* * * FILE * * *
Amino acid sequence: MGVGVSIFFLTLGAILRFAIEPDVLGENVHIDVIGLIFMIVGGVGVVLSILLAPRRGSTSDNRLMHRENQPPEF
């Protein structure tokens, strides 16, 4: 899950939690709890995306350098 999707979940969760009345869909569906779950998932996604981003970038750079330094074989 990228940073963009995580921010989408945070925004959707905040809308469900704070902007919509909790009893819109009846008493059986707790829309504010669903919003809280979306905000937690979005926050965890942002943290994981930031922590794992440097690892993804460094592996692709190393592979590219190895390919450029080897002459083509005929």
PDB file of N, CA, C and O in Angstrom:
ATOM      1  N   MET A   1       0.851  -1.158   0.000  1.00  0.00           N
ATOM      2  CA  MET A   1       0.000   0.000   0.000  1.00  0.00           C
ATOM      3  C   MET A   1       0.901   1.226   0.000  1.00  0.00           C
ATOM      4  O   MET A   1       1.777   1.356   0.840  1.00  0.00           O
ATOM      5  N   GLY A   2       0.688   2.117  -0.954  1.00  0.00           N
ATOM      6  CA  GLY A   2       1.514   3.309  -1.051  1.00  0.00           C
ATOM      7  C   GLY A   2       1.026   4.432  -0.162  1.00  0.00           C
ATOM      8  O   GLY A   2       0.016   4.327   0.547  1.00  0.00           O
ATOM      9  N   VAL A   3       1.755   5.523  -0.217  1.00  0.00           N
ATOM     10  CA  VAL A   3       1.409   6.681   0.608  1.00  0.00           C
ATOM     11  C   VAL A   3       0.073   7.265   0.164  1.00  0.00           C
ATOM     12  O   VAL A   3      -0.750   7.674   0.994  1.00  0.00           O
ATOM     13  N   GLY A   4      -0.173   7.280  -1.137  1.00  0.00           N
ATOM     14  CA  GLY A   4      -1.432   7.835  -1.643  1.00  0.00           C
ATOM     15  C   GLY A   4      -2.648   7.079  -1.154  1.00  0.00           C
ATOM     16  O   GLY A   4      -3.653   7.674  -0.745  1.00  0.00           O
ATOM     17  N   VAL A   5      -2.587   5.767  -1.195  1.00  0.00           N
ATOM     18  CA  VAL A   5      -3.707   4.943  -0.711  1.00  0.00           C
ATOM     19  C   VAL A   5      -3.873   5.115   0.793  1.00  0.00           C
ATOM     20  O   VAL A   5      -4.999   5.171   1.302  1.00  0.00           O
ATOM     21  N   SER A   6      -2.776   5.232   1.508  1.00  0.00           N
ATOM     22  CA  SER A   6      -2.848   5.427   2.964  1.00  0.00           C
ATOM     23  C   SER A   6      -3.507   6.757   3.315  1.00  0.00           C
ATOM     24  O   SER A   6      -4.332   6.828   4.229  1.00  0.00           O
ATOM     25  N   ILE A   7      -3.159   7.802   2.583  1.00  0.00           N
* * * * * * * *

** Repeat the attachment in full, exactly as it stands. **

Amino acid sequence: MGVGVSIFFLTLGAILRFAIEPDVLGENVHIDVIGLIFMIVGGVGVVLSILLAPRRGSTSDNRLMHRENQPPEF
């Protein structure tokens, strides 16, 4: 899950939690709890995306350098 999707979940969760009345869909569906779950998932996604981003970038750079330094074989 990228940073963009995580921010989408945070925004959707905040809308469900704070902007919509909790009893819109009846008493059986707790829309504010669903919003809280979306905000937690979005926050965890942002943290994981930031922590794992440097690892993804460094592996692709190393592979590219190895390919450029080897002459083509005929």
PDB file of N, CA, C and O in Angstrom:
ATOM      1  N   MET A   1       0.851  -1.158   0.000  1.00  0.00           N
ATOM      2  CA  MET A   1       0.000   0.000   0.000  1.00  0.00           C
ATOM      3  C   MET A   1       0.901   1.226   0.000  1.00  0.00           C
ATOM      4  O   MET A   1       1.777   1.356   0.840  1.00  0.00           O
ATOM      5  N   GLY A   2       0.688   2.117  -0.954  1.00  0.00           N
ATOM      6  CA  GLY A   2       1.514   3.309  -1.051  1.00  0.00           C
ATOM      7  C   GLY A   2       1.026   4.432  -0.162  1.00  0.00           C
ATOM      8  O   GLY A   2       0.016   4.327   0.547  1.00  0.00           O
ATOM      9  N   VAL A   3       1.755   5.523  -0.217  1.00  0.00           N
ATOM     10  CA  VAL A   3       1.409   6.681   0.608  1.00  0.00           C
ATOM     11  C   VAL A   3       0.073   7.265   0.164  1.00  0.00           C
ATOM     12  O   VAL A   3      -0.750   7.674   0.994  1.00  0.00           O
ATOM     13  N   GLY A   4      -0.173   7.280  -1.137  1.00  0.00           N
ATOM     14  CA  GLY A   4      -1.432   7.835  -1.643  1.00  0.00           C
ATOM     15  C   GLY A   4      -2.648   7.079  -1.154  1.00  0.00           C
ATOM     16  O   GLY A   4      -3.653   7.674  -0.745  1.00  0.00           O
ATOM     17  N   VAL A   5      -2.587   5.767  -1.195  1.00  0.00           N
ATOM     18  CA  VAL A   5      -3.707   4.943  -0.711  1.00  0.00           C
ATOM     19  C   VAL A   5      -3.873   5.115   0.793  1.00  0.00           C
ATOM     20  O   VAL A   5      -4.999   5.171   1.302  1.00  0.00           O
ATOM     21  N   SER A   6      -2.776   5.232   1.508  1.00  0.00           N
ATOM     22  CA  SER A   6      -2.848   5.427   2.964  1.00  0.00           C
ATOM     23  C   SER A   6      -3.507   6.757   3.315  1.00  0.00           C
ATOM     24  O   SER A   6      -4.332   6.828   4.229  1.00  0.00           O
ATOM     25  N   ILE A   7      -3.159   7.802   2.583  1.00  0.00           N